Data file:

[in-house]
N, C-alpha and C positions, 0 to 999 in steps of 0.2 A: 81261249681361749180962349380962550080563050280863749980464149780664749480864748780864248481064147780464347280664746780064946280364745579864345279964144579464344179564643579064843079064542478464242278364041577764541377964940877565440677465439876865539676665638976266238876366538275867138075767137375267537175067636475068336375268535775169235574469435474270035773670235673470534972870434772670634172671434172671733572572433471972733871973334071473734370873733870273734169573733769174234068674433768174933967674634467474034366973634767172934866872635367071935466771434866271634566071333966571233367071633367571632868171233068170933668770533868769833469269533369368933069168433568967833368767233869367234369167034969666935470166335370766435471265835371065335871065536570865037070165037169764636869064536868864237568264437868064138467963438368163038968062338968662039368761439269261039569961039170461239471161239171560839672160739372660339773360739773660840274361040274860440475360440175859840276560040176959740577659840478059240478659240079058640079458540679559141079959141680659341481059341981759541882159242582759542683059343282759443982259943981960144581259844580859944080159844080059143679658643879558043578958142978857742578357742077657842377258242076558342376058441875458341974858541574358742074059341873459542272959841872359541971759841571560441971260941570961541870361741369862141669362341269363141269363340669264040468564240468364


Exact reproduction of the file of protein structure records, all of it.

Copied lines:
[in-house]
N, C-alpha and C positions, 0 to 999 in steps of 0.2 A: 81261249681361749180962349380962550080563050280863749980464149780664749480864748780864248481064147780464347280664746780064946280364745579864345279964144579464344179564643579064843079064542478464242278364041577764541377964940877565440677465439876865539676665638976266238876366538275867138075767137375267537175067636475068336375268535775169235574469435474270035773670235673470534972870434772670634172671434172671733572572433471972733871973334071473734370873733870273734169573733769174234068674433768174933967674634467474034366973634767172934866872635367071935466771434866271634566071333966571233367071633367571632868171233068170933668770533868769833469269533369368933069168433568967833368767233869367234369167034969666935470166335370766435471265835371065335871065536570865037070165037169764636869064536868864237568264437868064138467963438368163038968062338968662039368761439269261039569961039170461239471161239171560839672160739372660339773360739773660840274361040274860440475360440175859840276560040176959740577659840478059240478659240079058640079458540679559141079959141680659341481059341981759541882159242582759542683059343282759443982259943981960144581259844580859944080159844080059143679658643879558043578958142978857742578357742077657842377258242076558342376058441875458341974858541574358742074059341873459542272959841872359541971759841571560441971260941570961541870361741369862141669362341269363141269363340669264040468564240468364